Previously sold in Hong Kong, 22 May 1979, lot 260.
Yongzheng butterfly bowls are not only rare, but are particularly noted for the fineness of their fineness of their bodies and the delicacy of their enamel decoration. This bowl is one of the finest of the genre. Butterflies were a favoured choice in the Chinese decorative arts, since they provide a rebus which doubles any good wish and also suggest an eightieth birthday. The use of butterfly roundels was one that was both popular and effective in a number of media during the high Qing, but was perhaps seen at its best on porcelain and silk, and while the silk version of the design was at its most beautiful embroidered on satin court robes, the porcelain version is at its most striking on these Yongzheng bowls.
A comparison of the closeness in decoration between a 'butterfly' bowl in the Palace Museum and an example of the same pattern embroidered on silk satin, is illustrated by R. Scott, TOCS, Reprinted from Volume 58, The Oriental Ceramic Society, 1993-1994, fig. 5, p. 71. The motif of confronted butterflies is also found as the main decorative element on lacquer, cf. a polychrome lacquer circular box, also in the palace Museum, designed with a large double-butterfly roundel on the upper surface and repeated with smaller medallions on the sloping sides, illustrated in Zhongguo Qiqi Quanji, vol. 6, Qing dynasty, no. 51.
It is notable that as the artists of the palace ateliers rarely duplicate designs exactly, the present bowl has all the subtle differences in palette, definition of details and orientation of the butterflies when compared with other similarly decorated bowls. The painting demonstrates the versatility and virtuosity of the artists in exploiting the full range of the famille rose palette. Each pair of butterflies is different, and each is complemented by a different combination of flowers. The painter has shown himself equally skilled in capturing the vibrancy of the asters and marigolds, as in depicting the faint blush on the tips of the white prunus blossoms. The painting of the butterflies themselves is even more remarkable, for in order to render the delicacy of their wings, the artist has used the most minute of stippling brushes. The result is that the wings appear both slightly translucent and also appear to have the soft texture of real butterflies' wings. The potential for producing layers of colours and the gradation of tones to create the effects of chiaroscuro is fully exploited by the enamellers in this series of bowls, as well as the series of bird and flower design in the falangcai palette. They were not only able to "paint" in a naturalistic painterly style, but were also able to produce contrasting vignettes within a series, employing identical designs to surprise the connoisseur, the exacting Yongzehgn emperor. This would account for the variety and variation in colour of the butterflies portrayed in the present bowl.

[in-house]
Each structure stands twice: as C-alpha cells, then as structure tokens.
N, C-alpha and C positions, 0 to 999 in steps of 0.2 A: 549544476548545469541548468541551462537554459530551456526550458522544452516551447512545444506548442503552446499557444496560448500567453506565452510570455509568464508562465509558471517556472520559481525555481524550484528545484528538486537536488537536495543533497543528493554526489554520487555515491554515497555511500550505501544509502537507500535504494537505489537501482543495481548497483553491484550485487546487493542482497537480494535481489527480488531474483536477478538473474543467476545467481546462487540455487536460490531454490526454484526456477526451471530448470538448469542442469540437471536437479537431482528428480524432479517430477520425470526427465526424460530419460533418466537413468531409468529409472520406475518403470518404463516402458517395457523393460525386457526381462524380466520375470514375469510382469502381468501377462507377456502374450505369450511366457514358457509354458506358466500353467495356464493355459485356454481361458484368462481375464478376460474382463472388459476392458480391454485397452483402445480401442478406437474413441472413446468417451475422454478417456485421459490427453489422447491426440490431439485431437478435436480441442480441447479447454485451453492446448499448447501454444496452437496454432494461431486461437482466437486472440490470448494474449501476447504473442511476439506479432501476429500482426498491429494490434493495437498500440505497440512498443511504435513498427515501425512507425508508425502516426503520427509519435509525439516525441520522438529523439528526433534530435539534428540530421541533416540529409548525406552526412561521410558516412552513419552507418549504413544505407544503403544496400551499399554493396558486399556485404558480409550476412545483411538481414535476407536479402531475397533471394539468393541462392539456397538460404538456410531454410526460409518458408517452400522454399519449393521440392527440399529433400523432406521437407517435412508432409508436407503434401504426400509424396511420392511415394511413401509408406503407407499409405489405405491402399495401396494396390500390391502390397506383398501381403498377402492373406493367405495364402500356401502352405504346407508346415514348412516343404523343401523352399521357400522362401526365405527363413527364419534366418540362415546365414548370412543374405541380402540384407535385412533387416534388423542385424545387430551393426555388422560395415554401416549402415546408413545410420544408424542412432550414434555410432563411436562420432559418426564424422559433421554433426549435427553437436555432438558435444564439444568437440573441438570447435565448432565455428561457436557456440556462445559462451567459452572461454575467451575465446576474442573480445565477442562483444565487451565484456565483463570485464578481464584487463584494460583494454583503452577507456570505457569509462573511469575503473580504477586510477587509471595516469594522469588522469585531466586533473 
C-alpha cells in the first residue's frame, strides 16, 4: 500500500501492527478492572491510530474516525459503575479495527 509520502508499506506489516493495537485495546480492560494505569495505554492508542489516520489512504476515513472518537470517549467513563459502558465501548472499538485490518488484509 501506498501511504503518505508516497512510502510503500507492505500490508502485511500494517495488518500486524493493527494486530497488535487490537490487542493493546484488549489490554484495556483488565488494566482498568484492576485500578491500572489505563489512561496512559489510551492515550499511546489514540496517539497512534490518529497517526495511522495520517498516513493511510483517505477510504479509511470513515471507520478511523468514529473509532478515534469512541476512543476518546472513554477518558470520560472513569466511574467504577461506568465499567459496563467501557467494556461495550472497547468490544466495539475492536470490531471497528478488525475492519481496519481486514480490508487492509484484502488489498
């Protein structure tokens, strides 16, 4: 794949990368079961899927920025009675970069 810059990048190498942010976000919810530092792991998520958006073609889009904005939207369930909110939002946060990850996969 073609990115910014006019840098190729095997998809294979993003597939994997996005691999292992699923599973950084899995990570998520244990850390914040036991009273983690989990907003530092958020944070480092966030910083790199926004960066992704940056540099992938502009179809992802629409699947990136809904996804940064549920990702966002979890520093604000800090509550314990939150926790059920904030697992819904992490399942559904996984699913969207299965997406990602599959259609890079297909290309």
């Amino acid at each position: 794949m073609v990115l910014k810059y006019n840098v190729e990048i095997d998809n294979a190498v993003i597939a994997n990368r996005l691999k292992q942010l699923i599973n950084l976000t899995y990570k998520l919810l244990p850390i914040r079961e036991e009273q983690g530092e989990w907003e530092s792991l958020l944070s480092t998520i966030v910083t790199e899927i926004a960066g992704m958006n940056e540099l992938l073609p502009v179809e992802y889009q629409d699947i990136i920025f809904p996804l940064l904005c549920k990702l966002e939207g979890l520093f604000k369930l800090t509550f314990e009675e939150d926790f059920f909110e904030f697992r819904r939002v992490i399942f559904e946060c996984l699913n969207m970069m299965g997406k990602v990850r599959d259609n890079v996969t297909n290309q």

In addition to the effective use of the full famille rose palette, including the opaque white and yellow, the clear pink, purple and blue and the ink-like brown-black, every technique of enamel painting has been used on the bowl - 'boneless' style, fine outline, shading, stippling, and many more. This must have been the work of one of the great porcelain painters of the imperial ateliers, and the result is a vessel to delight even the most demanding emperor.
A bowl (one of a pair) with a comparable design from the T. Y. Chao Collection, is illustrated by Hugh Moss, By Imperial Command, 1976, pl. 62, where the author ascribes the bowl to the Beijing Palace Workshops. Cf. also a pair in mirror-image sold in these Rooms, 1 May 1995, lot 670; another pair formerly in the Barbara Hutton Collection, sold Hong Kong, 24 May 1978, lot 255; a single example from the Baur Collection, illustrated in Sekai Toji Zenshu, vol. 15, no. 206; and another in the Palace Museum, Beijing, illustrated in Chinese Art: The Complete Record, vol. 3, fig. 203. Of the above examples, the Hutton bowl is the closest in design and detail to the present lot.